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Air France Passenger ‘Seriously Injured’ After Electronic Cigarette Catches Fire Moments Before Landing

Air France Passenger ‘Seriously Injured’ After Electronic Cigarette Catches Fire Moments Before Landing

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French air accident investigators have opened a formal inquiry after someone was seriously injured onboard an Air France flight when a passenger’s electronic cigarette burst into flames just as the aircraft was making its final approach into Paris Charles de Gaulle Airport on November 2.

The incident has just been reported by the French Bureau d’enquêtes et d’analyses (BEA), although few details of the accident or the person’s injuries have yet been revealed.

Air France flight AF9421 from Malaga, Spain to Paris had been cleared for a short final landing when an electronic cigarette belonging to one of the passengers suddenly caught on fire.

Cabin crew immediately responded and used a special fireproof bag to contain the device. The BEA reported, however, that one person onboard the aircraft sustained a serious injury as a result of the fire.

Electronic cigarettes or e-cigarettes, are of particular concern to the aviation industry because they are powered by lithium batteries that can be particularly hard to extinguish if they catch fire.

The Federal Aviation Administration (FAA) and many other aviation regulators around the world prohibit passengers from packing e-cigarettes in their checked luggage because of the fire risk.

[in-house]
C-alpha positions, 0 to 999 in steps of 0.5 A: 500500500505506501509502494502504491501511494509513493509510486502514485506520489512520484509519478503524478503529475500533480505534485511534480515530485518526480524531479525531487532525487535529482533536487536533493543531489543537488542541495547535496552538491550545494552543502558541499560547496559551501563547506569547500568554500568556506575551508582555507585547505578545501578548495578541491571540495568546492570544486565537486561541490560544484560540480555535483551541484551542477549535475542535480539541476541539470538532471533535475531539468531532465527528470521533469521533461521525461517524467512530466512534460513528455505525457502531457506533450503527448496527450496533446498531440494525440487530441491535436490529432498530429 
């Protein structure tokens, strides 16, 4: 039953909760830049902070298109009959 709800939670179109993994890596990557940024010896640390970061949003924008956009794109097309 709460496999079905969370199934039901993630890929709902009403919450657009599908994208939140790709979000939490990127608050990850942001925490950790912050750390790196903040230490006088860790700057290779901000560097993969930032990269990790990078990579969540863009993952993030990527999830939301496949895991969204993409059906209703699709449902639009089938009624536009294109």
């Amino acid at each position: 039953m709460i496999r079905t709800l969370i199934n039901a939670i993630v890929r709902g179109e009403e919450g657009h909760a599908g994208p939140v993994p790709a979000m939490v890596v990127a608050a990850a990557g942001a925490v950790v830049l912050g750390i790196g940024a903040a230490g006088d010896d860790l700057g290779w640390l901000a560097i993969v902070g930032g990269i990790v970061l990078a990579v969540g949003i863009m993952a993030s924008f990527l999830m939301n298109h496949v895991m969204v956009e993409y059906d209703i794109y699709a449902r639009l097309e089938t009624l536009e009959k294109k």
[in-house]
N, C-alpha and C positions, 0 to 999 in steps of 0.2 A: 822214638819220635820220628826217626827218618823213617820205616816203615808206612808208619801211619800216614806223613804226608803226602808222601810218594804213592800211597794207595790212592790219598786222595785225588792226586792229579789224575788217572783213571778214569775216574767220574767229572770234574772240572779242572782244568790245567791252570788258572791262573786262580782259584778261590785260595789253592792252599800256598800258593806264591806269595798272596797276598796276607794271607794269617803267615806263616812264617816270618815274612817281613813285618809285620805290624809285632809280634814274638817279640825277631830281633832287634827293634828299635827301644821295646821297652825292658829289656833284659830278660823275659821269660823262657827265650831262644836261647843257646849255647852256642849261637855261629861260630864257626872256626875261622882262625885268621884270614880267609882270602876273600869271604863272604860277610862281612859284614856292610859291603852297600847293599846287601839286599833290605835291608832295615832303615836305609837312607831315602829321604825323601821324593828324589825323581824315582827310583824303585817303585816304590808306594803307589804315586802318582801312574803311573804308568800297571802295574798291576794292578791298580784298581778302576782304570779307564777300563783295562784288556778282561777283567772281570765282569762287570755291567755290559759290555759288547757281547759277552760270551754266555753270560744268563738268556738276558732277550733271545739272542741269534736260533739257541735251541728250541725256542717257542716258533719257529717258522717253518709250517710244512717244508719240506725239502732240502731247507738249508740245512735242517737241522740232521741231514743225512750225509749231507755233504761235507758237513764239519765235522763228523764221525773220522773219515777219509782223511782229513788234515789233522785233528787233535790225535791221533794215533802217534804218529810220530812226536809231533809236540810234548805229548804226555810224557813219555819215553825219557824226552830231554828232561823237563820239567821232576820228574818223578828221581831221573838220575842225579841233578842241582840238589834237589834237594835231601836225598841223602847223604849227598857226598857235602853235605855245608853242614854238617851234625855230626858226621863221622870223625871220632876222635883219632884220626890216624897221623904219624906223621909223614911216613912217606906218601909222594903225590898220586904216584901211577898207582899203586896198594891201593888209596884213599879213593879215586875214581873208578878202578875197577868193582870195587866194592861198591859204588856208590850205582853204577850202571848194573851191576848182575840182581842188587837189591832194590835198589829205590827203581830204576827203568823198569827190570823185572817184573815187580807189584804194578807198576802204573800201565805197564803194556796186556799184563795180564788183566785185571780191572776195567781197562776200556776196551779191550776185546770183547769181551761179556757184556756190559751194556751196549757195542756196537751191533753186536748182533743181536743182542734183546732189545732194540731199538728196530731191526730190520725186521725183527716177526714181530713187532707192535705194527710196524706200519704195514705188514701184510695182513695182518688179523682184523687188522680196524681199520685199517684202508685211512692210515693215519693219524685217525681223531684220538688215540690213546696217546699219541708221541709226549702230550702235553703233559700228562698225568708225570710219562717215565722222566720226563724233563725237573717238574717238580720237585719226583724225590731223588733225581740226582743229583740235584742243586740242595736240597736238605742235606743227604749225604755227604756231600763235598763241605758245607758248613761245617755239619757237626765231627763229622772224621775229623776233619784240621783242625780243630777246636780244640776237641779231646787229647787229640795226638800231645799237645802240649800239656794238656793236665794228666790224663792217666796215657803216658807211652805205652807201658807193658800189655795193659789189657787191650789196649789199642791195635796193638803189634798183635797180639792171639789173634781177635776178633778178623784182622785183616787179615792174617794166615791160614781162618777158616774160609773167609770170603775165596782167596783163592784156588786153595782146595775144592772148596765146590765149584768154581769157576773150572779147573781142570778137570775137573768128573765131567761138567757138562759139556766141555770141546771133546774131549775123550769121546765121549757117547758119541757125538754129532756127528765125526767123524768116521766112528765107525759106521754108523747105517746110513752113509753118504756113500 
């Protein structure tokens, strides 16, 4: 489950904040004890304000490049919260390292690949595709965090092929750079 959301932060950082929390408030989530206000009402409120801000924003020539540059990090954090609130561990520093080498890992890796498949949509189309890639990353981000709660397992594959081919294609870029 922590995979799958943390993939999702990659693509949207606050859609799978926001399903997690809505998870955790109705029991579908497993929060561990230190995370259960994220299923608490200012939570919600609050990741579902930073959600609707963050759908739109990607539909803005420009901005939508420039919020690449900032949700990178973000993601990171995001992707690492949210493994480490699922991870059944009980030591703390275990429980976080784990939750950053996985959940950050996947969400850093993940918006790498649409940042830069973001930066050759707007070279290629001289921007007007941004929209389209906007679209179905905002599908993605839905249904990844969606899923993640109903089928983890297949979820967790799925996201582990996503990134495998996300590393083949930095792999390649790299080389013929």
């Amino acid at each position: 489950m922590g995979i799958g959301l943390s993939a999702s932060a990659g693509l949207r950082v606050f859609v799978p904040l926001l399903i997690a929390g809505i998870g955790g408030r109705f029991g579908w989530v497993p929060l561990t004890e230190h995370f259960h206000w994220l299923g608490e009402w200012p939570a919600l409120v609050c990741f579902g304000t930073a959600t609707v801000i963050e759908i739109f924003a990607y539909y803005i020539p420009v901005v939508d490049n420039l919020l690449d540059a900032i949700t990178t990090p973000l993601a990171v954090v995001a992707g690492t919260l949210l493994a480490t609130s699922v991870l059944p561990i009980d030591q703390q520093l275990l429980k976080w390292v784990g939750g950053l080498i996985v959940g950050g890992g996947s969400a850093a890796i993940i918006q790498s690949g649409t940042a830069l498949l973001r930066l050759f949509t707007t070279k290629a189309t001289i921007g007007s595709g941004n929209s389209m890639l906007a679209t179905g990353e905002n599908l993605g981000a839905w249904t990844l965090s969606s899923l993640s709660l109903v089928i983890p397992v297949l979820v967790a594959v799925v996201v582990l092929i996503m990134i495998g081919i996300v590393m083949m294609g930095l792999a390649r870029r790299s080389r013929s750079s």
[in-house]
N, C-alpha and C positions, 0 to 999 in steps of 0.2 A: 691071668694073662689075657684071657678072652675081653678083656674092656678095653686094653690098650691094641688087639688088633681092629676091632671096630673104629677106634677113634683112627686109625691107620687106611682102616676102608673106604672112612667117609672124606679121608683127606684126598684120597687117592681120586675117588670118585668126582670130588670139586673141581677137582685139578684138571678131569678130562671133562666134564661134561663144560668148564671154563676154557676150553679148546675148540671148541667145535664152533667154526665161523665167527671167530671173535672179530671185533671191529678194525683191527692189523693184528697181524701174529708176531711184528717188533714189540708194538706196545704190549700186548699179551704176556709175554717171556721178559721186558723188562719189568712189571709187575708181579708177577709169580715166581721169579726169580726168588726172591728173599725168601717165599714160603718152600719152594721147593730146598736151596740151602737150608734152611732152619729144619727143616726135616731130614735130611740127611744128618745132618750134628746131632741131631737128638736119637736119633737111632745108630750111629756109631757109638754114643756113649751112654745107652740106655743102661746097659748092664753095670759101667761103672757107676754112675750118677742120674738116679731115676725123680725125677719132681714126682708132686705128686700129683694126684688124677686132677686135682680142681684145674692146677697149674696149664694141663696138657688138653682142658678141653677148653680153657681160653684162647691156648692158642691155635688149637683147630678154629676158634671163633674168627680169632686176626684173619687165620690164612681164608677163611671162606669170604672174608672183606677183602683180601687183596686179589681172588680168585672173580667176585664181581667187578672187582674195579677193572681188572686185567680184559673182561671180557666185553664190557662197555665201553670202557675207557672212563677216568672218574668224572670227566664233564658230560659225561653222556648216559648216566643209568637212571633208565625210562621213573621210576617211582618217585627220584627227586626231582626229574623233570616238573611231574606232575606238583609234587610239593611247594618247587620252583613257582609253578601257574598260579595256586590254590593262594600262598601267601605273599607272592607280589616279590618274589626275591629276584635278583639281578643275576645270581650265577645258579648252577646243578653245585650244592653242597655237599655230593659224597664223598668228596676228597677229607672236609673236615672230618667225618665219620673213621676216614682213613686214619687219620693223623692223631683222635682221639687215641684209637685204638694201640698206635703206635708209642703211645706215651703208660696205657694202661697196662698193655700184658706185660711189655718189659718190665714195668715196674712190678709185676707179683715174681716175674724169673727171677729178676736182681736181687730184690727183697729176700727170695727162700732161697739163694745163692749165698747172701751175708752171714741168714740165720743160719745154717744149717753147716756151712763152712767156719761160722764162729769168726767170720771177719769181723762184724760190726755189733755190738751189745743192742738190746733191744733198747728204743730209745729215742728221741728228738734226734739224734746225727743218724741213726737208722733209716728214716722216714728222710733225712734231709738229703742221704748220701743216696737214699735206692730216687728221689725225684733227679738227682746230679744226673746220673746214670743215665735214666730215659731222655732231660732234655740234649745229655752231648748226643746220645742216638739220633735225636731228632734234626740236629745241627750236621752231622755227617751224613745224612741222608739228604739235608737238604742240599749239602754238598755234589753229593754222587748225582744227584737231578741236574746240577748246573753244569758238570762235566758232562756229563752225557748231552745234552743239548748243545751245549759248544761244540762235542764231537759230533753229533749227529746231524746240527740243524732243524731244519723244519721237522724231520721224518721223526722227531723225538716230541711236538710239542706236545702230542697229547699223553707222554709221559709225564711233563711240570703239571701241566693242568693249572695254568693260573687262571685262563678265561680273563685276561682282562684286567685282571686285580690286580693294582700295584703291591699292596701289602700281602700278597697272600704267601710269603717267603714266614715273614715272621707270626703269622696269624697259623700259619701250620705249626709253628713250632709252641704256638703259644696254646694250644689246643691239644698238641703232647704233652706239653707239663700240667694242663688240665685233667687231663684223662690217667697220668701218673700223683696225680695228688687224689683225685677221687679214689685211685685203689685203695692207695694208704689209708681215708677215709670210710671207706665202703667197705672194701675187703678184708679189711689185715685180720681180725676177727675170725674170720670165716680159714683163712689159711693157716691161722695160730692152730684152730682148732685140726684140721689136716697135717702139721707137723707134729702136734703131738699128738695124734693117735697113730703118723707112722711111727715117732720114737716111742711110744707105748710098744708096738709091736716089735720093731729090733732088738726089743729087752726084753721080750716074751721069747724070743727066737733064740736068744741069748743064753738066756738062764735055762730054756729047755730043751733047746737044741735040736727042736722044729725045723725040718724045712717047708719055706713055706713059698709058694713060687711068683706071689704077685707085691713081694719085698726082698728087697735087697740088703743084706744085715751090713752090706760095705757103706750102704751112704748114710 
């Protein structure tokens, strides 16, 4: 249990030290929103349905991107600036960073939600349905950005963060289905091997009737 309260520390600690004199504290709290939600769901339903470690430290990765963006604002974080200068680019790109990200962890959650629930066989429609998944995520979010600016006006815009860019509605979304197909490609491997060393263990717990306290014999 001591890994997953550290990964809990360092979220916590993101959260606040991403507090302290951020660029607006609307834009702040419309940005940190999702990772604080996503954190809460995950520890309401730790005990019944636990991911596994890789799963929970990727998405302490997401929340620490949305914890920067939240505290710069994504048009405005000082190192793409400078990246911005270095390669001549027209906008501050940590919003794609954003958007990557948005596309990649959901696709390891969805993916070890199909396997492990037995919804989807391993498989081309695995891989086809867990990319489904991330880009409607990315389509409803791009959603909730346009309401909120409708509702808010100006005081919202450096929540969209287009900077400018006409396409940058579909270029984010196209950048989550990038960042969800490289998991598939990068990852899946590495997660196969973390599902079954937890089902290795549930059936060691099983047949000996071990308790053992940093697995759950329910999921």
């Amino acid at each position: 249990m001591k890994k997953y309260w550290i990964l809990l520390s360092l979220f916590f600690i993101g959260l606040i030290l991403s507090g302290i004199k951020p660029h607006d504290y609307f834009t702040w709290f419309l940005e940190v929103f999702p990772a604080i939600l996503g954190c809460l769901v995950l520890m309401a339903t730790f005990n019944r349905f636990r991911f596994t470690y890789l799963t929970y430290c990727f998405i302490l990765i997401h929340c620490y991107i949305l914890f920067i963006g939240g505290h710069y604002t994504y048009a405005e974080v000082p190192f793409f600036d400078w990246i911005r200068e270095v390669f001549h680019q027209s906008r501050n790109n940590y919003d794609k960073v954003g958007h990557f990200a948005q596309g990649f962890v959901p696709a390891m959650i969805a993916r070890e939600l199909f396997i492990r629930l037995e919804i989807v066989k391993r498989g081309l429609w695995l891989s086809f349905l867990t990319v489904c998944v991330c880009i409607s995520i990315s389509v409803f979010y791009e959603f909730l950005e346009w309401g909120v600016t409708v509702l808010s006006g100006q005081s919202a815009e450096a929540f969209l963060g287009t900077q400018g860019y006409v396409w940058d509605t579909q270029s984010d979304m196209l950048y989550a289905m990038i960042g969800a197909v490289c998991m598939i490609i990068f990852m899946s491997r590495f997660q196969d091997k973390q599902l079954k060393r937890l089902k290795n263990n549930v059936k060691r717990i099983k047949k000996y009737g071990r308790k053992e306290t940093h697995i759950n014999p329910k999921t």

Although a fire event in the passenger cabin is dangerous, cabin crew are trained as inflight firefighters and have the resources to deal with the situation. If a lithium battery were to catch fire in the hold, however, it is incredibly hard to contain the fire and the situation could quickly get out of control.

Nontheless, flight attendant unions have consistently expressed their concerns over e-cigarettes and in 2019 Sara Nelson, head of the Association of Flight Attendants (AFA-CWA) called for e-cigarettes to be completely banned from being taken onboard airplanes.

Lithium batteries are, of course, found in massive range of other small electronic items including mobile phones and iPad’s. Last August, an Alaska Airlines aircraft was evacuated after a passenger’s mobile phone burst into flames just after the plane had landed.

Flight attendants were also able to extinguish the fire by placing the phone into a fire containment bag but the device quickly filled the cabin with smoke and a full-scale evacuation was ordered.

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